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Justice at last for murdered Claire


Claire Tiltman was killed on January 18 1993, just four days after her 16th birthday (Kent Police/PA)

Claire Tiltman was killed on January 18 1993, just four days after her 16th birthday (Kent Police/PA)

Claire Tiltman was killed on January 18 1993, just four days after her 16th birthday (Kent Police/PA)

A "predatory armed killer" has been found guilty of murdering a schoolgirl - 19 years after he was first questioned by police on suspicion of killing her.

Colin Ash-Smith, 46, stabbed Claire Tiltman from behind as she took a short cut through a dark alleyway to a friend's house in 1993, just four days after her 16th birthday.

He was branded "pure evil" by police and could spend the rest of his life in jail for the "frenzied and remorseless" murder.

Ash-Smith was questioned as a suspect in 1995, after he confessed to stabbing Charlotte Barnard, 22, yards from where Claire was murdered.

But he was only charged with her killing earlier this year, on the day he was due to be considered for release by the parole board.

Claire's devoted parents Cliff and Linda have both died in the two decades it has taken to see justice served. And questions will be asked about why her killer evaded justice for so long.

A knife-obsessed loner, Ash-Smith was jailed for life in 1996 for stabbing Ms Barnard and attempting to rape and murder another woman in 1988.

In highly emotional scenes, Claire's friends wept and hugged each other as her killer was finally convicted at Inner London Crown Court.

Blond-haired Ash-Smith stared ahead stoney-faced as the jury of seven men and five women gave their verdict after just three hours of deliberation.

The judge Mr Justice Sweeney warned Ash-Smith: "The only sentence I can impose upon a conviction for murder is one of life imprisonment."

The Tiltman family said Claire's parents were left heartbroken by her murder in Greenhithe, Kent, on 18 January 1993.

Claire's uncle Roger Tiltman said the stress and heartache of her death drove her parents to early graves.

In a victim impact statement he said: "When Claire was killed it was the end of their lives as far as they were concerned, and they seemed to lose the will to live.

"All their hopes and dreams of Claire growing up, getting married and having children all disappeared with Claire's death."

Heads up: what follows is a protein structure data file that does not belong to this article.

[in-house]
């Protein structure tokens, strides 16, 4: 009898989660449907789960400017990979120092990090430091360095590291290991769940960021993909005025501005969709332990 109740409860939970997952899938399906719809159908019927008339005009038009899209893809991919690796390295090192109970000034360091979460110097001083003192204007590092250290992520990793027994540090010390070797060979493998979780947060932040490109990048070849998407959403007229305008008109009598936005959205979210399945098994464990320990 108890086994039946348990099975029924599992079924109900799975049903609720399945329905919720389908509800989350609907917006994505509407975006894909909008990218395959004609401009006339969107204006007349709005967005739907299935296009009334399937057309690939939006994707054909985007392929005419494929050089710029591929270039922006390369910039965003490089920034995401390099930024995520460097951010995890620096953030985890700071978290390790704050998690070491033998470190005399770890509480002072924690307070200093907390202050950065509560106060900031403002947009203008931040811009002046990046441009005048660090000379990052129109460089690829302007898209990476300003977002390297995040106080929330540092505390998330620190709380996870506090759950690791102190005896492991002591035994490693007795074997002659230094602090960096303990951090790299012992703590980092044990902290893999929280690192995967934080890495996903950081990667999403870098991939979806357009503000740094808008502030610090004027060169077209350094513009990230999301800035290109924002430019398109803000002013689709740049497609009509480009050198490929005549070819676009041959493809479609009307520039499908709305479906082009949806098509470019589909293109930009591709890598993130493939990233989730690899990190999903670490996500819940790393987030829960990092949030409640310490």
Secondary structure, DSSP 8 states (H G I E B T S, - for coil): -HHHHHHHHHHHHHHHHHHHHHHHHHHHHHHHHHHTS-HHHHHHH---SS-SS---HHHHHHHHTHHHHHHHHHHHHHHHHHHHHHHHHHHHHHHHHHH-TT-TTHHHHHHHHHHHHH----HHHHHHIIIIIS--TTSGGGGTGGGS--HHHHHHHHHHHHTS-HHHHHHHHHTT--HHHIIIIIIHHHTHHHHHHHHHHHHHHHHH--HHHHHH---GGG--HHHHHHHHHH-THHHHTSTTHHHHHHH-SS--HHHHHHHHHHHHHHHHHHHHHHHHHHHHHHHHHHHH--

Brian Altman QC, prosecuting, said Ash-Smith got a "warped pleasure" out of killing Claire.

He told jurors: "Her assailant had stabbed her no less than nine times in what can only be described as a frenzied and remorseless attack by someone having nothing less than the intention of killing her.

"Make no mistake, this was a killing for the sake of killing, carried out by a ruthless and predatory armed killer, who attacked his chosen victim rapidly and stealthily, allowing her no time for defence or escape, and who fled the scene just as efficiently as he had arrived.''

When officers searched his family home last year they found an edition of a local newspaper marking the first anniversary of Claire's death, which he had kept as a trophy. A five-week trial heard chilling details of how Ash-Smith killed Claire as part of a "spree" of attacks on females across Kent.

A self-confessed "animal", he was plagued by a hatred of women who he felt "humiliated" him.

He attacked females, and then bragged about them in diaries - giving himself a percentage rating for how "successful" he was.

Speaking in an eerily-calm voice as he took to the witness box, Ash-Smith told how he went on midnight walks armed with knives hunting for victims.

In an attack he later dubbed his "masterpiece", Ash-Smith attempted to murder and sexually assault a young mother at a quarry in 1988.

Luckily she survived. Ash-Smith told jurors "I used to do it quite regularly. I used to call them my midnight walks.

"I was hoping I would see someone and provoke someone into attacking me.''

Asked why he attacked the woman, he said: "I wanted to feel empowered, that I had control over someone. That I wasn't a doormat."

Five years later he attacked Claire as she walked to a friend's house to talk about college options after finishing her mock GCSEs.

In a decision that was to cost Claire her life, the schoolgirl turned down a lift from her friend's mum and instead walked, taking a detour to buy cigarettes.

But she never made it to her friend's, and was stabbed in the alley. A month later Ash-Smith went to her funeral in the same beige jacket he killed her in.

He spun police a false alibi claiming to be out at the time leafleting with his mother Diane, a Labour councillor and later the local mayor. Two years later he struck again, stabbing Ms Barnard 14 times in an attack that bore many of the same hallmarks as Claire's murder.

But this time he was seen near the crime scene and quickly arrested and jailed.

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